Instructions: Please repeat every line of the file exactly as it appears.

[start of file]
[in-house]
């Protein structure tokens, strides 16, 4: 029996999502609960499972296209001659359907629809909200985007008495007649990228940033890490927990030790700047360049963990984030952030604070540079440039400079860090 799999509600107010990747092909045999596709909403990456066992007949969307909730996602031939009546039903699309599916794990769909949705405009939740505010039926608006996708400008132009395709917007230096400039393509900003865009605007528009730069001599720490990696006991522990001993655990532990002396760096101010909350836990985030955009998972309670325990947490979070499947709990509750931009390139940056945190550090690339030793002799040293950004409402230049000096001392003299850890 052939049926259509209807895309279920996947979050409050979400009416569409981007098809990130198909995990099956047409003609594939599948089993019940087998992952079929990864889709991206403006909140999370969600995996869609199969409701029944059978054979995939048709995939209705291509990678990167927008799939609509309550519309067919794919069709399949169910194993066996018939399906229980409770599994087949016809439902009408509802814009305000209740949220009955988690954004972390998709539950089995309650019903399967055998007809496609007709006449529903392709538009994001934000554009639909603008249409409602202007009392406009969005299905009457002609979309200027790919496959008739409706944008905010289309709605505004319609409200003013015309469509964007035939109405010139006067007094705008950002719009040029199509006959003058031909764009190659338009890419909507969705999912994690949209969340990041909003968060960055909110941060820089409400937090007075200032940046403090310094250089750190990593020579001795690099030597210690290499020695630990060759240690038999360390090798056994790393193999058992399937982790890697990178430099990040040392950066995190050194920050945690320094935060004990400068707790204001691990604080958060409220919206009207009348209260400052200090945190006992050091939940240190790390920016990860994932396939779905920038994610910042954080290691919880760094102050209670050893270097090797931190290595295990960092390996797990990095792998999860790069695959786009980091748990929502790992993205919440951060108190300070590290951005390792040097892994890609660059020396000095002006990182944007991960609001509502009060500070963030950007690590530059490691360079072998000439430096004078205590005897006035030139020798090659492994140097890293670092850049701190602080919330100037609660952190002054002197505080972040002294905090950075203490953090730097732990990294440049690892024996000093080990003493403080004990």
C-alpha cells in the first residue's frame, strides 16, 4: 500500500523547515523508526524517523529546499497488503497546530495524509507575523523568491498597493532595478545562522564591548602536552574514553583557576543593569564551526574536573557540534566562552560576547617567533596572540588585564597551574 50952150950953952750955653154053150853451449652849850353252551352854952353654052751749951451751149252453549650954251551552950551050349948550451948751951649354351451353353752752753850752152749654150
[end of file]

[in-house]
């Protein structure tokens, strides 16, 4: 029996999502609960499972296209001659359907629809909200985007008495007649990228940033890490927990030790700047360049963990984030952030604070540079440039400079860090 799999509600107010990747092909045999596709909403990456066992007949969307909730996602031939009546039903699309599916794990769909949705405009939740505010039926608006996708400008132009395709917007230096400039393509900003865009605007528009730069001599720490990696006991522990001993655990532990002396760096101010909350836990985030955009998972309670325990947490979070499947709990509750931009390139940056945190550090690339030793002799040293950004409402230049000096001392003299850890 052939049926259509209807895309279920996947979050409050979400009416569409981007098809990130198909995990099956047409003609594939599948089993019940087998992952079929990864889709991206403006909140999370969600995996869609199969409701029944059978054979995939048709995939209705291509990678990167927008799939609509309550519309067919794919069709399949169910194993066996018939399906229980409770599994087949016809439902009408509802814009305000209740949220009955988690954004972390998709539950089995309650019903399967055998007809496609007709006449529903392709538009994001934000554009639909603008249409409602202007009392406009969005299905009457002609979309200027790919496959008739409706944008905010289309709605505004319609409200003013015309469509964007035939109405010139006067007094705008950002719009040029199509006959003058031909764009190659338009890419909507969705999912994690949209969340990041909003968060960055909110941060820089409400937090007075200032940046403090310094250089750190990593020579001795690099030597210690290499020695630990060759240690038999360390090798056994790393193999058992399937982790890697990178430099990040040392950066995190050194920050945690320094935060004990400068707790204001691990604080958060409220919206009207009348209260400052200090945190006992050091939940240190790390920016990860994932396939779905920038994610910042954080290691919880760094102050209670050893270097090797931190290595295990960092390996797990990095792998999860790069695959786009980091748990929502790992993205919440951060108190300070590290951005390792040097892994890609660059020396000095002006990182944007991960609001509502009060500070963030950007690590530059490691360079072998000439430096004078205590005897006035030139020798090659492994140097890293670092850049701190602080919330100037609660952190002054002197505080972040002294905090950075203490953090730097732990990294440049690892024996000093080990003493403080004990």
C-alpha cells in the first residue's frame, strides 16, 4: 500500500523547515523508526524517523529546499497488503497546530495524509507575523523568491498597493532595478545562522564591548602536552574514553583557576543593569564551526574536573557540534566562552560576547617567533596572540588585564597551574 50952150950953952750955653154053150853451449652849850353252551352854952353654052751749951451751149252453549650954251551552950551050349948550451948751951649354351451353353752752753850752152749654150